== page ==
Guarantor vs Cosigner: What Are the Differences?

By Jamie Cattanach · January 10, 2024 · 9 minute read

We’re here to help! First and foremost, SoFi Learn strives to be a beneficial resource to you as you navigate your financial journey. Read more We develop content that covers a variety of financial topics. Sometimes, that content may include information about products, features, or services that SoFi does not provide. We aim to break down complicated concepts, loop you in on the latest trends, and keep you up-to-date on the stuff you can use to help get your money right. Read less

Guarantor vs Cosigner: What Are the Differences?

Adding either a guarantor or cosigner to a loan can increase your odds of approval. But while these supportive roles are similar, they are not exactly the same.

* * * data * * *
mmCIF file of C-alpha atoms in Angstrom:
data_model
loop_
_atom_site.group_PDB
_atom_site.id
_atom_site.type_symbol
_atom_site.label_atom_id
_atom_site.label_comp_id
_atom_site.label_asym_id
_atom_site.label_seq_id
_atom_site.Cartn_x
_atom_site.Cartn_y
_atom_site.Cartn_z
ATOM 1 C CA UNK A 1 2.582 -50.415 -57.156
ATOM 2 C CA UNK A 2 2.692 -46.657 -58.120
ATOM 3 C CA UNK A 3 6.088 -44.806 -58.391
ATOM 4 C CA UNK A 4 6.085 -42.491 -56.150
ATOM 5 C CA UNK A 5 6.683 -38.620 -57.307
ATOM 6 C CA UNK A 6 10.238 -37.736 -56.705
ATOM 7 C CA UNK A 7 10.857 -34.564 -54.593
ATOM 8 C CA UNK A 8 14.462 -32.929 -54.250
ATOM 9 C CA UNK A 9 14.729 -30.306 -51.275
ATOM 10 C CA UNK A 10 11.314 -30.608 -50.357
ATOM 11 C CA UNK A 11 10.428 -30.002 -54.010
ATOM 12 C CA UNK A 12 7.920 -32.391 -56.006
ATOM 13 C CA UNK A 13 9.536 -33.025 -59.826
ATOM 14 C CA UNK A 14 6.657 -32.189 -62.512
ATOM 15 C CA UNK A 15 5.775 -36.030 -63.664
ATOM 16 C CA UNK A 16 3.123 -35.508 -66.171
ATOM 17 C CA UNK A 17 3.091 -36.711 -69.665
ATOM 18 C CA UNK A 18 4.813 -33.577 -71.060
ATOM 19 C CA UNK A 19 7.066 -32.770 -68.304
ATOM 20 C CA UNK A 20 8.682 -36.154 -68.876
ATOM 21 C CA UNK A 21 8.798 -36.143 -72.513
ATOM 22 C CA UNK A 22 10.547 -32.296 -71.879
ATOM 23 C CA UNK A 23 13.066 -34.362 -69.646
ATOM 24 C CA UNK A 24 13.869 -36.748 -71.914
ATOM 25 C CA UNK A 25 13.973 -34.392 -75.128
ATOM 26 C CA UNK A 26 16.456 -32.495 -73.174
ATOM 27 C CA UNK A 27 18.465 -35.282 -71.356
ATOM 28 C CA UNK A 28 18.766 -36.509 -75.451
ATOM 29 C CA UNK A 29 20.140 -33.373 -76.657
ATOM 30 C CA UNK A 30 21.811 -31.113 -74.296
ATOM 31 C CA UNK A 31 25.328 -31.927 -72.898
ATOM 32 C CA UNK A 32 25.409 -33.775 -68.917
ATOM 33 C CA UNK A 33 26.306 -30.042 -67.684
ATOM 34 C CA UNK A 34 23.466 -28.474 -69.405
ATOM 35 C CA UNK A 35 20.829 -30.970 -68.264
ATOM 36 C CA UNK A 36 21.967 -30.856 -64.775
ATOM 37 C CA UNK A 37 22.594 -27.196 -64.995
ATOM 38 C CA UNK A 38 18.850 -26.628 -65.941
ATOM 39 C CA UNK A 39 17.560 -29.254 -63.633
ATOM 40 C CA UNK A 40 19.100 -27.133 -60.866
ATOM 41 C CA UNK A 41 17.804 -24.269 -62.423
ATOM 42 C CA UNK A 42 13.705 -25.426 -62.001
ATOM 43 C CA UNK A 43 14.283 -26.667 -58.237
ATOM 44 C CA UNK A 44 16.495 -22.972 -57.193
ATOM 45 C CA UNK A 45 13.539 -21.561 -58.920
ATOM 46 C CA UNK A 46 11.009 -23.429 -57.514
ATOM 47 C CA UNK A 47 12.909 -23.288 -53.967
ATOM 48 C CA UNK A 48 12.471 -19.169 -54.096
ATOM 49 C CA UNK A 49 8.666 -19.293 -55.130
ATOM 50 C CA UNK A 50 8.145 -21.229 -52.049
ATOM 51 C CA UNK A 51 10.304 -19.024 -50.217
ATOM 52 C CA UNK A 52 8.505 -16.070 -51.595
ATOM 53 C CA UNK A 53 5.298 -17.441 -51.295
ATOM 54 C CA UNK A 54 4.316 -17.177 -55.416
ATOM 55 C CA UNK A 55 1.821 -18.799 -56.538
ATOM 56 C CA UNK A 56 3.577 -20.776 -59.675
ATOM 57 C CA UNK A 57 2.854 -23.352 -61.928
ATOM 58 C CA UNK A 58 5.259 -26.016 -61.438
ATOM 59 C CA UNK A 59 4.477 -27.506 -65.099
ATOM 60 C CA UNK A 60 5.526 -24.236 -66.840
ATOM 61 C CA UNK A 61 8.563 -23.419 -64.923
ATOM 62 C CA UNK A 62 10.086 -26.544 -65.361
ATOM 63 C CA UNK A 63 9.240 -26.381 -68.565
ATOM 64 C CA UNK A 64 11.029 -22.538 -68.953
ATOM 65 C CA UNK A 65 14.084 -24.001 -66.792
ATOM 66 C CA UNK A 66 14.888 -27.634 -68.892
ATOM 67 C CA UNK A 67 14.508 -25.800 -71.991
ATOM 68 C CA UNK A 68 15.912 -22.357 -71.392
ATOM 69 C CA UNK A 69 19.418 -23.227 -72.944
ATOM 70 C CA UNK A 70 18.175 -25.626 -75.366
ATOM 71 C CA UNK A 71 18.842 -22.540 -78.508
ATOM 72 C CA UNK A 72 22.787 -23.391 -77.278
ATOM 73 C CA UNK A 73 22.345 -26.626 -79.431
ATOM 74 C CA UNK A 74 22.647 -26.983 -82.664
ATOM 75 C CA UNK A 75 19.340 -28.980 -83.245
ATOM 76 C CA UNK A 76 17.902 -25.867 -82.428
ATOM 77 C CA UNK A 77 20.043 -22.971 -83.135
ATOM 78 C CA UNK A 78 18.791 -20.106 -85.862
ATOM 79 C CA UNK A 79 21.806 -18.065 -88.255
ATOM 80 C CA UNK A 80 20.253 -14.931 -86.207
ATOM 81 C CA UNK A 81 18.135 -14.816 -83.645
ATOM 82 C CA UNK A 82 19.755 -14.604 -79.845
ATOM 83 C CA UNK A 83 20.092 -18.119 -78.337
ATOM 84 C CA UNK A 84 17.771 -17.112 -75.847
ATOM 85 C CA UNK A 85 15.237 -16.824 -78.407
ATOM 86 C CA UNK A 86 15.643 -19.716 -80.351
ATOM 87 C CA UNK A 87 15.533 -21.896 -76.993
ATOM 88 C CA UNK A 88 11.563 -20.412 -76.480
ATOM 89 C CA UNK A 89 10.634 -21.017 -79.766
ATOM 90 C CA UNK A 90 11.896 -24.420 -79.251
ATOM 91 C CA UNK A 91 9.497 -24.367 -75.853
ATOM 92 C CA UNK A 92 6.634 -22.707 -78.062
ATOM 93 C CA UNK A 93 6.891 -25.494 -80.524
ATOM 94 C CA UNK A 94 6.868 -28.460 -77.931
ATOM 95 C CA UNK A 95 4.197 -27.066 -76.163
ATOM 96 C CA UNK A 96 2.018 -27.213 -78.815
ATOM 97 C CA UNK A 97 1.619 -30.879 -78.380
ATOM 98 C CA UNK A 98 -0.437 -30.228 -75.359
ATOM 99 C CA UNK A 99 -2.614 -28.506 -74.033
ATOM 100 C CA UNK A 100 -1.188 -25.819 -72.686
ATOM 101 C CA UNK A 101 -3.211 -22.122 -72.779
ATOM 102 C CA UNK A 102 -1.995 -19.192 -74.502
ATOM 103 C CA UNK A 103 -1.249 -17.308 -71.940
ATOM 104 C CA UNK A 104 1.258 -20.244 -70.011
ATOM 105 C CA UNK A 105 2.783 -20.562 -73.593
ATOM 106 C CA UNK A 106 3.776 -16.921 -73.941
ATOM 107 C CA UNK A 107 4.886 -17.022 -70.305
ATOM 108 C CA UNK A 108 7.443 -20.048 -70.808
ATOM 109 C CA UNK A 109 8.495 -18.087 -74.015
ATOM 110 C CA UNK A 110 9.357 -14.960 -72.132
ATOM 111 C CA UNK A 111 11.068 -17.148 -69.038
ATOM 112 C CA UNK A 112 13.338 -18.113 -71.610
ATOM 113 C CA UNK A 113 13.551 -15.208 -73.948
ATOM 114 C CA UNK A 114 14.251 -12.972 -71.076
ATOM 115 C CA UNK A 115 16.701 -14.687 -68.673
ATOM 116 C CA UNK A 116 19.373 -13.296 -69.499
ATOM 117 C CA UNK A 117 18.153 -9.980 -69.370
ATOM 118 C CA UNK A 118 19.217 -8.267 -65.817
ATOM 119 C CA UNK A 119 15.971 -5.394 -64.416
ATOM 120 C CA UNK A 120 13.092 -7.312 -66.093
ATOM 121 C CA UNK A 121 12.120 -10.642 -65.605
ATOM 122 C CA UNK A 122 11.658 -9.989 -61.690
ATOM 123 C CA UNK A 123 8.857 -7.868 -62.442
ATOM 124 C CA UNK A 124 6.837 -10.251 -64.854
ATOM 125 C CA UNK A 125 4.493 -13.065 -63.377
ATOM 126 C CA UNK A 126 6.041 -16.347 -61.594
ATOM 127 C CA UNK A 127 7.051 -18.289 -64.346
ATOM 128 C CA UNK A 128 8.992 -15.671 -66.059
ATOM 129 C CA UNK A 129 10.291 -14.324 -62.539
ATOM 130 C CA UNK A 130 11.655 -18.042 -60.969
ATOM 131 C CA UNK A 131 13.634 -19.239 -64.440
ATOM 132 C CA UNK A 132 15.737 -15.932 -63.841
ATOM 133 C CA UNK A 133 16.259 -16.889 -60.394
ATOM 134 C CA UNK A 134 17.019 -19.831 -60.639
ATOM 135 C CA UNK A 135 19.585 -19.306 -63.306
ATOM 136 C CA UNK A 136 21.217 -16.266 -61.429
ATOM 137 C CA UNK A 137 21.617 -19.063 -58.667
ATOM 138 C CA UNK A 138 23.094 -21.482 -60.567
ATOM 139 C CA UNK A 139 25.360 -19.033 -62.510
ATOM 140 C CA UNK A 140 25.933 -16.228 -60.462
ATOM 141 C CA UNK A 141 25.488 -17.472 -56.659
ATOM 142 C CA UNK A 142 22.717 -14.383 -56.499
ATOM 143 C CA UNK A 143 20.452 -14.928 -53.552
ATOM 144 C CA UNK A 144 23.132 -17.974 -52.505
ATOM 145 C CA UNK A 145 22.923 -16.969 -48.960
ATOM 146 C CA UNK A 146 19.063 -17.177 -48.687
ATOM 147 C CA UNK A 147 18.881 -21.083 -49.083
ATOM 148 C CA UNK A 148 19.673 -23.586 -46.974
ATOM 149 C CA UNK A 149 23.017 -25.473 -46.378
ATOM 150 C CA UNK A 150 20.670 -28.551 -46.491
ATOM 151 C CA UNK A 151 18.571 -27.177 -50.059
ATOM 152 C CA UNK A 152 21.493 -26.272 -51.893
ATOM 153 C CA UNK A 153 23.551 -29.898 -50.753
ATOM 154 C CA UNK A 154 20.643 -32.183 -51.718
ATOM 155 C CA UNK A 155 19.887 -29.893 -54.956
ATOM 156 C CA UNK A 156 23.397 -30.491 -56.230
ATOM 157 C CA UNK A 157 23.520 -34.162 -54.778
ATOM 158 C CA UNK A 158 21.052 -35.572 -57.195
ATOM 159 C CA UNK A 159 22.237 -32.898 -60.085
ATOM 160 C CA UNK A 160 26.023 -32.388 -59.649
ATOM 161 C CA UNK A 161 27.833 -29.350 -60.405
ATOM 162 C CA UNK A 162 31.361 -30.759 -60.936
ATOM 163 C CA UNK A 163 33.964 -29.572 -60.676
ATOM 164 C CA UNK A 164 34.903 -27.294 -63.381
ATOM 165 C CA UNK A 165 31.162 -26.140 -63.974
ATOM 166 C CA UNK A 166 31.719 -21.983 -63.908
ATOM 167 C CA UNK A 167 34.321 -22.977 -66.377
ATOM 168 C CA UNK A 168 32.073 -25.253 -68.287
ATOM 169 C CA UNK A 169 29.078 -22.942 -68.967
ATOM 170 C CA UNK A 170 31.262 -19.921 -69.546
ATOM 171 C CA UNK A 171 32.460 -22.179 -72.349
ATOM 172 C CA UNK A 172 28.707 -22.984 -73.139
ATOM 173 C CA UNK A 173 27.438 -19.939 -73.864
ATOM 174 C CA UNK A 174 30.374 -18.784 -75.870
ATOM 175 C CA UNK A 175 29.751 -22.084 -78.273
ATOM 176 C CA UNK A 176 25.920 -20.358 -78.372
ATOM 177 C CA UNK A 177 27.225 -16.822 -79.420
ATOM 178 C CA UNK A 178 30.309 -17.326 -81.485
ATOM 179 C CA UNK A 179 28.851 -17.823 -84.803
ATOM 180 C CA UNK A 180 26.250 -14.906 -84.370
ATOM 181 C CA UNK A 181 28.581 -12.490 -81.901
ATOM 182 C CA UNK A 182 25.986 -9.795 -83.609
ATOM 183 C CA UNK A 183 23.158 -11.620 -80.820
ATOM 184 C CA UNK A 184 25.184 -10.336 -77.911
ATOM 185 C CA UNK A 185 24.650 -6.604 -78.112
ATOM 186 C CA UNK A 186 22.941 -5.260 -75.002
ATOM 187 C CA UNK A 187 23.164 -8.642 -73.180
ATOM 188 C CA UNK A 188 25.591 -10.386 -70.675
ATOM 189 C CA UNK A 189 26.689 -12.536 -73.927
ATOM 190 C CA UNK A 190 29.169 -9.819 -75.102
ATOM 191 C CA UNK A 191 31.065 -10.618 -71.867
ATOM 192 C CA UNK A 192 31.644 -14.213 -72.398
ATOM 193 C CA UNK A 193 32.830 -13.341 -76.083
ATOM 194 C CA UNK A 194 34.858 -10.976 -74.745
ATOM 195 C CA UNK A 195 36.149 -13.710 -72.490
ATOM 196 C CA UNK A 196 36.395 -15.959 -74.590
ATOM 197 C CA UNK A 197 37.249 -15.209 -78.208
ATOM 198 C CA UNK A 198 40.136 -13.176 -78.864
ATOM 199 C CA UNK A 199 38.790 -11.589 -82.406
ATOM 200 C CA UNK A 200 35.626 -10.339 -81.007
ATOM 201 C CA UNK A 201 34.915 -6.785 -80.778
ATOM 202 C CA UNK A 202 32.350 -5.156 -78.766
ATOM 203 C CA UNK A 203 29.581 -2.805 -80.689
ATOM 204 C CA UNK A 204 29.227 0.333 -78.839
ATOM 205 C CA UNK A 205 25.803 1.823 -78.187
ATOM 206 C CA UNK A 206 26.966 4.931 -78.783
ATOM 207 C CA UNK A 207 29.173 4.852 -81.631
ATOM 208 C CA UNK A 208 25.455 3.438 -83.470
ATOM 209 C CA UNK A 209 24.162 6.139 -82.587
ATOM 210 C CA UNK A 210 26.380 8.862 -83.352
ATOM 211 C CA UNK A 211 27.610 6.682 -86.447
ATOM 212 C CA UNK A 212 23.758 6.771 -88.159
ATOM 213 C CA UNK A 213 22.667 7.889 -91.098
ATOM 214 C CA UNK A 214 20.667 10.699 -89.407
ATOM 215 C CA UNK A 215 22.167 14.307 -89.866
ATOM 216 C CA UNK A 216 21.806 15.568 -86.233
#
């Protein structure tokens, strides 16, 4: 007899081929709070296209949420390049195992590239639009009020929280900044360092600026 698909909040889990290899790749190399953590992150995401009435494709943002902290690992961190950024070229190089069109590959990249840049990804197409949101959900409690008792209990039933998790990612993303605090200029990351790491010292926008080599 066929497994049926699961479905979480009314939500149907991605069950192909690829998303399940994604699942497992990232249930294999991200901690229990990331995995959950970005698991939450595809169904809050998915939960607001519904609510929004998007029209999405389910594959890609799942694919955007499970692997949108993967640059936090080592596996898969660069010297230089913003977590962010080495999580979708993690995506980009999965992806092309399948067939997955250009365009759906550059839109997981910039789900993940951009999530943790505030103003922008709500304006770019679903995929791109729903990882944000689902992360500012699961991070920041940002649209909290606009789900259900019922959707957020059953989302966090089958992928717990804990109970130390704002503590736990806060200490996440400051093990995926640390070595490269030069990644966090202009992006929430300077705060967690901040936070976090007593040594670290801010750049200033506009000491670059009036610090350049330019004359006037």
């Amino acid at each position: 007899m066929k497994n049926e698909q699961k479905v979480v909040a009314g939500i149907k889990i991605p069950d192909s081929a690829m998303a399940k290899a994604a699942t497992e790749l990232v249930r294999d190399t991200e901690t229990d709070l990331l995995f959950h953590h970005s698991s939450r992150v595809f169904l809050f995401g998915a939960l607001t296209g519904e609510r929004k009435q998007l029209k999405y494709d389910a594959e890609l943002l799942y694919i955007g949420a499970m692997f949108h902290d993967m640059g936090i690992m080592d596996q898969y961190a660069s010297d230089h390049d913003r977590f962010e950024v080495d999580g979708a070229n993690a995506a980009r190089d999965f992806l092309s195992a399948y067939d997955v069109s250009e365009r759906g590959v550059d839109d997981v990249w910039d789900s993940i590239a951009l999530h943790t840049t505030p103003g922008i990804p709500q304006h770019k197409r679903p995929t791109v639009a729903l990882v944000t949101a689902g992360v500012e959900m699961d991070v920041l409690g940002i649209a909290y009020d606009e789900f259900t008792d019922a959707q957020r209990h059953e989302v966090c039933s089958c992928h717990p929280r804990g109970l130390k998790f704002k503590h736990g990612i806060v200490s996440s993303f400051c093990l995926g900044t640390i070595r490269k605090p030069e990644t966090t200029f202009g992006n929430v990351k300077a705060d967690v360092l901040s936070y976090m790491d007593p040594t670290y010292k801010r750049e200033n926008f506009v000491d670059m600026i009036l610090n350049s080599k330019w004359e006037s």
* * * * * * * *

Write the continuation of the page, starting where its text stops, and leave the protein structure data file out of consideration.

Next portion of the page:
Both a guarantor and a cosigner agree to cover a borrower’s debt if the borrower fails to repay what they owe. The key difference is that a cosigner is responsible for the loan right away, whereas a guarantor isn’t responsible for repayment unless the borrower fully defaults on the loan.

Whether you’re looking for a cosigner or guarantor, or thinking of acting as one or the other, there are some key differences both parties need to understand. Here’s a closer look at guarantors versus cosigners.

Is a Guarantor the Same Thing as a Cosigner?

The short answer: No.